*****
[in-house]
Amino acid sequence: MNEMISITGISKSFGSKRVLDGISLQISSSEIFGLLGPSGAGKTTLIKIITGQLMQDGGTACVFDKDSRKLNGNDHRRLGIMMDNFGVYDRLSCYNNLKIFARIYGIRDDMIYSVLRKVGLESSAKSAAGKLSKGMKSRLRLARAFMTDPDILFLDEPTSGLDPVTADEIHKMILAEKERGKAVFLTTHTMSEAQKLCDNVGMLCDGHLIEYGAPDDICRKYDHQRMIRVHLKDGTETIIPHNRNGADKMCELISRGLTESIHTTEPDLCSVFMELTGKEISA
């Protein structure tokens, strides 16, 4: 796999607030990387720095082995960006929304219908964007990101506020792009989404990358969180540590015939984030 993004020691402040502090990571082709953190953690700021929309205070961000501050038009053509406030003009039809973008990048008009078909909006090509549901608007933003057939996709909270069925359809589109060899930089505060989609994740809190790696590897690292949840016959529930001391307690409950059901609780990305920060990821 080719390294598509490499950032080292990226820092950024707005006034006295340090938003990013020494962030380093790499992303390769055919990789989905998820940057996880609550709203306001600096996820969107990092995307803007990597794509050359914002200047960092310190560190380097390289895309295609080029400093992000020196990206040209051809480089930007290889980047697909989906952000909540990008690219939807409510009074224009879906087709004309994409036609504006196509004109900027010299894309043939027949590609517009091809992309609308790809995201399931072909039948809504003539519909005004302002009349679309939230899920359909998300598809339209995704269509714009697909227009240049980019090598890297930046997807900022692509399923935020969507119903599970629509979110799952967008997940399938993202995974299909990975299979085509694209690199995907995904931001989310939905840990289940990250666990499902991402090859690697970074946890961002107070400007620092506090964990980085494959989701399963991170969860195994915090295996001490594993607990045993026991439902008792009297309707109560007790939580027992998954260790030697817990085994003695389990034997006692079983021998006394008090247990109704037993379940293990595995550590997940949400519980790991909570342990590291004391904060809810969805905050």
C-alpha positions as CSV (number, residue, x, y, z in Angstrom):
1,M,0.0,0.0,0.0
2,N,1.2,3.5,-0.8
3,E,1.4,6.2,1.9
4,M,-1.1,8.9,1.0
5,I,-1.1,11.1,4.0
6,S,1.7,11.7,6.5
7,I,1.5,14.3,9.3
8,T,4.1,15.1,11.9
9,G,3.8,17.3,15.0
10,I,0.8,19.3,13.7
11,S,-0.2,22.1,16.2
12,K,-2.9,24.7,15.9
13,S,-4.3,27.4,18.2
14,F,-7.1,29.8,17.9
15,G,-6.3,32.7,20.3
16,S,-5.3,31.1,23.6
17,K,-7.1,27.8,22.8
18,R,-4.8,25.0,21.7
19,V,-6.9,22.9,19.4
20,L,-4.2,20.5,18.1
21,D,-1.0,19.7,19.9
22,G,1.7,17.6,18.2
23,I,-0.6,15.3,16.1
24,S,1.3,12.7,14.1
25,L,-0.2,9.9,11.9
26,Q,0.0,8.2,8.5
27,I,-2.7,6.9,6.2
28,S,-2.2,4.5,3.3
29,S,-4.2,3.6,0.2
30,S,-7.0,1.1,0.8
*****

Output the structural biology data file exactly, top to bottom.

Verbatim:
[in-house]
Amino acid sequence: MNEMISITGISKSFGSKRVLDGISLQISSSEIFGLLGPSGAGKTTLIKIITGQLMQDGGTACVFDKDSRKLNGNDHRRLGIMMDNFGVYDRLSCYNNLKIFARIYGIRDDMIYSVLRKVGLESSAKSAAGKLSKGMKSRLRLARAFMTDPDILFLDEPTSGLDPVTADEIHKMILAEKERGKAVFLTTHTMSEAQKLCDNVGMLCDGHLIEYGAPDDICRKYDHQRMIRVHLKDGTETIIPHNRNGADKMCELISRGLTESIHTTEPDLCSVFMELTGKEISA
């Protein structure tokens, strides 16, 4: 796999607030990387720095082995960006929304219908964007990101506020792009989404990358969180540590015939984030 993004020691402040502090990571082709953190953690700021929309205070961000501050038009053509406030003009039809973008990048008009078909909006090509549901608007933003057939996709909270069925359809589109060899930089505060989609994740809190790696590897690292949840016959529930001391307690409950059901609780990305920060990821 080719390294598509490499950032080292990226820092950024707005006034006295340090938003990013020494962030380093790499992303390769055919990789989905998820940057996880609550709203306001600096996820969107990092995307803007990597794509050359914002200047960092310190560190380097390289895309295609080029400093992000020196990206040209051809480089930007290889980047697909989906952000909540990008690219939807409510009074224009879906087709004309994409036609504006196509004109900027010299894309043939027949590609517009091809992309609308790809995201399931072909039948809504003539519909005004302002009349679309939230899920359909998300598809339209995704269509714009697909227009240049980019090598890297930046997807900022692509399923935020969507119903599970629509979110799952967008997940399938993202995974299909990975299979085509694209690199995907995904931001989310939905840990289940990250666990499902991402090859690697970074946890961002107070400007620092506090964990980085494959989701399963991170969860195994915090295996001490594993607990045993026991439902008792009297309707109560007790939580027992998954260790030697817990085994003695389990034997006692079983021998006394008090247990109704037993379940293990595995550590997940949400519980790991909570342990590291004391904060809810969805905050």
C-alpha positions as CSV (number, residue, x, y, z in Angstrom):
1,M,0.0,0.0,0.0
2,N,1.2,3.5,-0.8
3,E,1.4,6.2,1.9
4,M,-1.1,8.9,1.0
5,I,-1.1,11.1,4.0
6,S,1.7,11.7,6.5
7,I,1.5,14.3,9.3
8,T,4.1,15.1,11.9
9,G,3.8,17.3,15.0
10,I,0.8,19.3,13.7
11,S,-0.2,22.1,16.2
12,K,-2.9,24.7,15.9
13,S,-4.3,27.4,18.2
14,F,-7.1,29.8,17.9
15,G,-6.3,32.7,20.3
16,S,-5.3,31.1,23.6
17,K,-7.1,27.8,22.8
18,R,-4.8,25.0,21.7
19,V,-6.9,22.9,19.4
20,L,-4.2,20.5,18.1
21,D,-1.0,19.7,19.9
22,G,1.7,17.6,18.2
23,I,-0.6,15.3,16.1
24,S,1.3,12.7,14.1
25,L,-0.2,9.9,11.9
26,Q,0.0,8.2,8.5
27,I,-2.7,6.9,6.2
28,S,-2.2,4.5,3.3
29,S,-4.2,3.6,0.2
30,S,-7.0,1.1,0.8